Posted by: lw | Link to this comment | 07-31-07 3:47 PM
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While we're at it we could just roll all threads into a wiki and call it Cockaepedia. Same diff.


Posted by: Robust McManlyPants | Link to this comment | 07-31-07 3:48 PM
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8: Haven't had a chance yet -- just finished up a long project yesterday -- but I will. I should probably figure out exactly what I want to achieve with this mystical knowledge.


Posted by: Jesus McQueen | Link to this comment | 07-31-07 3:49 PM
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did you glance through Spolsky and Graham?

Second the recommendation of Spolsky. Fuck Graham with a rusty spork.


Posted by: Josh | Link to this comment | 07-31-07 3:53 PM
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6--
naah, he's referring to the awesome six-pack abs you build up doing explications de texte.


Posted by: kid bitzer | Link to this comment | 07-31-07 4:04 PM
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14: I see. Looks like I need to step up my explications program.


Posted by: Jesus McQueen | Link to this comment | 07-31-07 4:18 PM
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14 is exactly right.

I made the suggestion at M.D. precisely because of questions like the one linked to in 6. Plus the fact that I had remembered seeing w-lfs-n link to his bot source code somewhere, but I couldn't remember where it was when I looked for it and ...

The point is, sometimes it's hard to find things in the comments. I guess I can see why there'd be some inertia against setting up "a different site" for programming questions, but at the same time, what's good for Heidegger questions should work okay for Haskell too, right?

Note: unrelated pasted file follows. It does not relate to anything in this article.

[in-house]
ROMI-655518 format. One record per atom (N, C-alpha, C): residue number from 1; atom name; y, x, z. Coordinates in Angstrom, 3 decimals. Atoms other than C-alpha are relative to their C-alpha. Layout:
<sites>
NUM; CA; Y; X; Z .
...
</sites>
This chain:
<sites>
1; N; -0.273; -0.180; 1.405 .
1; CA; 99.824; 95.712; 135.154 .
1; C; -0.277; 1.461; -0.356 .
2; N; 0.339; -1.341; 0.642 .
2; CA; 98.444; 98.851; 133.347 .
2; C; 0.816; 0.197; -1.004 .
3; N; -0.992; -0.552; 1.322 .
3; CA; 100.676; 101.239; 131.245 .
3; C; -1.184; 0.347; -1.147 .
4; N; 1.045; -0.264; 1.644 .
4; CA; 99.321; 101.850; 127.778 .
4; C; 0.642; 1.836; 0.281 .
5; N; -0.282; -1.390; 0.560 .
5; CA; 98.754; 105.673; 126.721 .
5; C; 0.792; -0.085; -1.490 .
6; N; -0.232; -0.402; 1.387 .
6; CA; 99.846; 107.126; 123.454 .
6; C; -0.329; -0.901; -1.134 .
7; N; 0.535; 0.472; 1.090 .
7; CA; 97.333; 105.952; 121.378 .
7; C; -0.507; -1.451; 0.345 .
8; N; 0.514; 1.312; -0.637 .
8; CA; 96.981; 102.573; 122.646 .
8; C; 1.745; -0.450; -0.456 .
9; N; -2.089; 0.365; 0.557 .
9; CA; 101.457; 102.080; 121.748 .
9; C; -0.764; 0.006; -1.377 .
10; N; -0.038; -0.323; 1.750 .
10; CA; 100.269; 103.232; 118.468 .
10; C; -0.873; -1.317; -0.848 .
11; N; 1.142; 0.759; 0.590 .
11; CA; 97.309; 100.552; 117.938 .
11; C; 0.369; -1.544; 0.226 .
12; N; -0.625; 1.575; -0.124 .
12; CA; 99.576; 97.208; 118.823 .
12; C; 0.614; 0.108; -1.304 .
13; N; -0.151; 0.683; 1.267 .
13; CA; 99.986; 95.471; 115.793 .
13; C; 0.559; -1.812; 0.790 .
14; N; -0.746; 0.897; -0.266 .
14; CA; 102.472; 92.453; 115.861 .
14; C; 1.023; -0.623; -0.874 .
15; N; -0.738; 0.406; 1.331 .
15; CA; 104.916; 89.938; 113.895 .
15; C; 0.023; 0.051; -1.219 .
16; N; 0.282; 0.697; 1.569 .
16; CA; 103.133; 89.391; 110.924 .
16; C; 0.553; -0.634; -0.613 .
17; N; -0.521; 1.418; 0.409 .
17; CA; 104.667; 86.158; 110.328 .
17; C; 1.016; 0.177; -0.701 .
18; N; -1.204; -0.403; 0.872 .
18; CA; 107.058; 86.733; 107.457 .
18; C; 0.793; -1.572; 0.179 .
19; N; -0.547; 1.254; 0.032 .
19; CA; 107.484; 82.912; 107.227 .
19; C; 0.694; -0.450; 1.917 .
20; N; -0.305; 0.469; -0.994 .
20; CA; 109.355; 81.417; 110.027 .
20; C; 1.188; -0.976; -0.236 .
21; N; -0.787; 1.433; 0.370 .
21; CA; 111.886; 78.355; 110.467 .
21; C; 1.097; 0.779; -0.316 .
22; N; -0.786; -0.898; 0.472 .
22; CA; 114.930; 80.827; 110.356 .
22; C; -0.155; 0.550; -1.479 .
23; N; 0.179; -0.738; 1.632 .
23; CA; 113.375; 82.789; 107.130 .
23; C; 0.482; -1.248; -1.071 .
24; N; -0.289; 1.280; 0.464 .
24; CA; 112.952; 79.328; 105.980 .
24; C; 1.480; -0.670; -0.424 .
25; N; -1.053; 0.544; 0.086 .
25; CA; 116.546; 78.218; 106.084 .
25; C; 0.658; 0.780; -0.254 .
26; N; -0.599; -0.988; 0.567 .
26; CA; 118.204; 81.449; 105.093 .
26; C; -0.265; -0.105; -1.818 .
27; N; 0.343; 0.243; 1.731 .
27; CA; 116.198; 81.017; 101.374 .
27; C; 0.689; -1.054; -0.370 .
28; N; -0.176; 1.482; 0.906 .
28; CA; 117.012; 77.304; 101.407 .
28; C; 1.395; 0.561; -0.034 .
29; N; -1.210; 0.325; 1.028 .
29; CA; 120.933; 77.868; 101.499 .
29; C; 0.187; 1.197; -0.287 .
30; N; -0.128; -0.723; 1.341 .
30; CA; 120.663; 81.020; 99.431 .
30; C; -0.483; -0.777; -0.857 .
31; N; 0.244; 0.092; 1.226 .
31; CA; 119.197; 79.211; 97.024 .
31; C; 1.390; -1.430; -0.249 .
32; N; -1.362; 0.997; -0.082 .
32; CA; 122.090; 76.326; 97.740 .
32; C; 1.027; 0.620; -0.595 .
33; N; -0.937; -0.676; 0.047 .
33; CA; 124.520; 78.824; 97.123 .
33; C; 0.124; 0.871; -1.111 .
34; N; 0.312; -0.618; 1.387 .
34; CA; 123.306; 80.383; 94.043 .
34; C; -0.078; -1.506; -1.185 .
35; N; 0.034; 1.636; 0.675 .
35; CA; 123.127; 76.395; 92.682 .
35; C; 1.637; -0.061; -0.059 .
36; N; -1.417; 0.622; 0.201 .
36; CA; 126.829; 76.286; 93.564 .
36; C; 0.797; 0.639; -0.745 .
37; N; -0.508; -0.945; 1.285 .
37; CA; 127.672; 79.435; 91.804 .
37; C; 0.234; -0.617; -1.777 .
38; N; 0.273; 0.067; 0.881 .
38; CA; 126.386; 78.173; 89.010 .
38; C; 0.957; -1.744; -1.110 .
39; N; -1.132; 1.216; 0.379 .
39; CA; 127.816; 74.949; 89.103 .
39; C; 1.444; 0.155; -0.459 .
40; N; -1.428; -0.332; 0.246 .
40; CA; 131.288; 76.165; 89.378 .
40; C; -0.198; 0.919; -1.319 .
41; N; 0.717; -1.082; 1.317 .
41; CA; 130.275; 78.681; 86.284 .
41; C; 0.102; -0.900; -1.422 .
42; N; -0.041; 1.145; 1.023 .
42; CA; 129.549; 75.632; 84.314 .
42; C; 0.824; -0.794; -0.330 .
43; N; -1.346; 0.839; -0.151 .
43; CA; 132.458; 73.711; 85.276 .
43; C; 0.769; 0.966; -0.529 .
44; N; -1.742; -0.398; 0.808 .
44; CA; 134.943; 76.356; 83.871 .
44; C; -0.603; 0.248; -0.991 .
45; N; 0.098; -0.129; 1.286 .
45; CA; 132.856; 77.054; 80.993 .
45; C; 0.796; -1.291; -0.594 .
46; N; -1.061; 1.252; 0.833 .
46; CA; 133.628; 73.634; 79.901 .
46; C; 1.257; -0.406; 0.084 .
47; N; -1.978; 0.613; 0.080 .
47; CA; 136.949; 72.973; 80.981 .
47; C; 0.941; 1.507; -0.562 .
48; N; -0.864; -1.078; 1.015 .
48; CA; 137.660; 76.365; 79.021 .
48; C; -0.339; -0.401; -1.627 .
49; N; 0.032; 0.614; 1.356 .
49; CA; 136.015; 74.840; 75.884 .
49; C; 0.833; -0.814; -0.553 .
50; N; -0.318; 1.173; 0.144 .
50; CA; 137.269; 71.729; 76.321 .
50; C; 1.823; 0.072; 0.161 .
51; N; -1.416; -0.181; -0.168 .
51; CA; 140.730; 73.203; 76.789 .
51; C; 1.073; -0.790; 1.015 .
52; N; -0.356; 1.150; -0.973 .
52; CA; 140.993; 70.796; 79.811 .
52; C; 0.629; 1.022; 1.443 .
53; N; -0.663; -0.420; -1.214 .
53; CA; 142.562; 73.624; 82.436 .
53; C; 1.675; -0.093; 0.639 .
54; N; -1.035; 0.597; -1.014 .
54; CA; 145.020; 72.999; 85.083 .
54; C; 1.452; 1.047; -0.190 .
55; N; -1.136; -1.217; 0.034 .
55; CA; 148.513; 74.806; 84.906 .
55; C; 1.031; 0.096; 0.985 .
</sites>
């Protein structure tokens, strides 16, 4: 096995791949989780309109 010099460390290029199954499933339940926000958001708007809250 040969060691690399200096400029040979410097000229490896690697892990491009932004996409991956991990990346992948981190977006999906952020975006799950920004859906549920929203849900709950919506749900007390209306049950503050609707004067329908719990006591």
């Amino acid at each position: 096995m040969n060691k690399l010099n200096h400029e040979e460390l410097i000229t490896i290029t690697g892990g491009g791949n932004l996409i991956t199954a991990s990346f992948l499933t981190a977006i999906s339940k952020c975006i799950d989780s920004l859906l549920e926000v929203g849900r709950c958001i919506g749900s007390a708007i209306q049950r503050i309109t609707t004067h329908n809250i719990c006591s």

Posted by: arthegall | Link to this comment | 07-31-07 4:19 PM
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Graham is a tool, no doubt. And there was nothing more sad than talking to some young guys who were in town for a Y Combinator pitch and had actually written their software in common lisp based on his puerile rantings. But I think he did a reasonable job of talking up some of the benefits of functional programming and what it means to be a powerful programming language.


Posted by: Jake | Link to this comment | 07-31-07 4:21 PM
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I love the idea, though I agree that in general, separate-but-attached is doomed. What I would like is a way to get my Unfogged site with the programmer-stuff inlined with the other posts, with some way for people who don't care to just get Unfogged Main without the techie stuff.

Also, how does one go about learning Flash and ActionScript in a fashion that results in being able to do game and toy-widget development? I already speak High Developer, but none of the stuff I've looked at for Flash and ActionScript seems written for outsiders. :/